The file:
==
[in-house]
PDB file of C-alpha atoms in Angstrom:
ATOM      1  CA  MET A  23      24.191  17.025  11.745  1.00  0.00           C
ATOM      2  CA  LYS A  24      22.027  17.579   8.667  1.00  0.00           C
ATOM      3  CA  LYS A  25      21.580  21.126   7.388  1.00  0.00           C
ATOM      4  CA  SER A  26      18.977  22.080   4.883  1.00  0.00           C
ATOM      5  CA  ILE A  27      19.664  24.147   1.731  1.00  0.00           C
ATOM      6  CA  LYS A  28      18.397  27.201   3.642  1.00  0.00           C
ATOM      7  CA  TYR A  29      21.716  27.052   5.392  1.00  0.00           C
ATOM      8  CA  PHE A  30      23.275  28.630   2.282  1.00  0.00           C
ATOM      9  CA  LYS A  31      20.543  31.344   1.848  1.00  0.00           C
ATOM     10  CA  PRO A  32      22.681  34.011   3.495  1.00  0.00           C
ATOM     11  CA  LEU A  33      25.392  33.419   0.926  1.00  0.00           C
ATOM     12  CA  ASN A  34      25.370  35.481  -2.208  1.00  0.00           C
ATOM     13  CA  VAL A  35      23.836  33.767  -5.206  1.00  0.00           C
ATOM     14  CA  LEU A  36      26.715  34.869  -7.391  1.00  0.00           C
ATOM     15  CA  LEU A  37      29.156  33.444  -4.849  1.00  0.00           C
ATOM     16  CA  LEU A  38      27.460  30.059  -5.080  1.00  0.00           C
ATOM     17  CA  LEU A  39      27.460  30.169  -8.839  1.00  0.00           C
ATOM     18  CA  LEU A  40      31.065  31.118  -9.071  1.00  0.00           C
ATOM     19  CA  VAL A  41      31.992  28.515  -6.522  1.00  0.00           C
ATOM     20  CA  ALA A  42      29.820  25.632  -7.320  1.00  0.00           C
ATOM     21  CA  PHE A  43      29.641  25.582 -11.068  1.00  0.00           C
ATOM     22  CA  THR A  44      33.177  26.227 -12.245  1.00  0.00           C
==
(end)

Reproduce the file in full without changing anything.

[in-house]
PDB file of C-alpha atoms in Angstrom:
ATOM      1  CA  MET A  23      24.191  17.025  11.745  1.00  0.00           C
ATOM      2  CA  LYS A  24      22.027  17.579   8.667  1.00  0.00           C
ATOM      3  CA  LYS A  25      21.580  21.126   7.388  1.00  0.00           C
ATOM      4  CA  SER A  26      18.977  22.080   4.883  1.00  0.00           C
ATOM      5  CA  ILE A  27      19.664  24.147   1.731  1.00  0.00           C
ATOM      6  CA  LYS A  28      18.397  27.201   3.642  1.00  0.00           C
ATOM      7  CA  TYR A  29      21.716  27.052   5.392  1.00  0.00           C
ATOM      8  CA  PHE A  30      23.275  28.630   2.282  1.00  0.00           C
ATOM      9  CA  LYS A  31      20.543  31.344   1.848  1.00  0.00           C
ATOM     10  CA  PRO A  32      22.681  34.011   3.495  1.00  0.00           C
ATOM     11  CA  LEU A  33      25.392  33.419   0.926  1.00  0.00           C
ATOM     12  CA  ASN A  34      25.370  35.481  -2.208  1.00  0.00           C
ATOM     13  CA  VAL A  35      23.836  33.767  -5.206  1.00  0.00           C
ATOM     14  CA  LEU A  36      26.715  34.869  -7.391  1.00  0.00           C
ATOM     15  CA  LEU A  37      29.156  33.444  -4.849  1.00  0.00           C
ATOM     16  CA  LEU A  38      27.460  30.059  -5.080  1.00  0.00           C
ATOM     17  CA  LEU A  39      27.460  30.169  -8.839  1.00  0.00           C
ATOM     18  CA  LEU A  40      31.065  31.118  -9.071  1.00  0.00           C
ATOM     19  CA  VAL A  41      31.992  28.515  -6.522  1.00  0.00           C
ATOM     20  CA  ALA A  42      29.820  25.632  -7.320  1.00  0.00           C
ATOM     21  CA  PHE A  43      29.641  25.582 -11.068  1.00  0.00           C
ATOM     22  CA  THR A  44      33.177  26.227 -12.245  1.00  0.00           C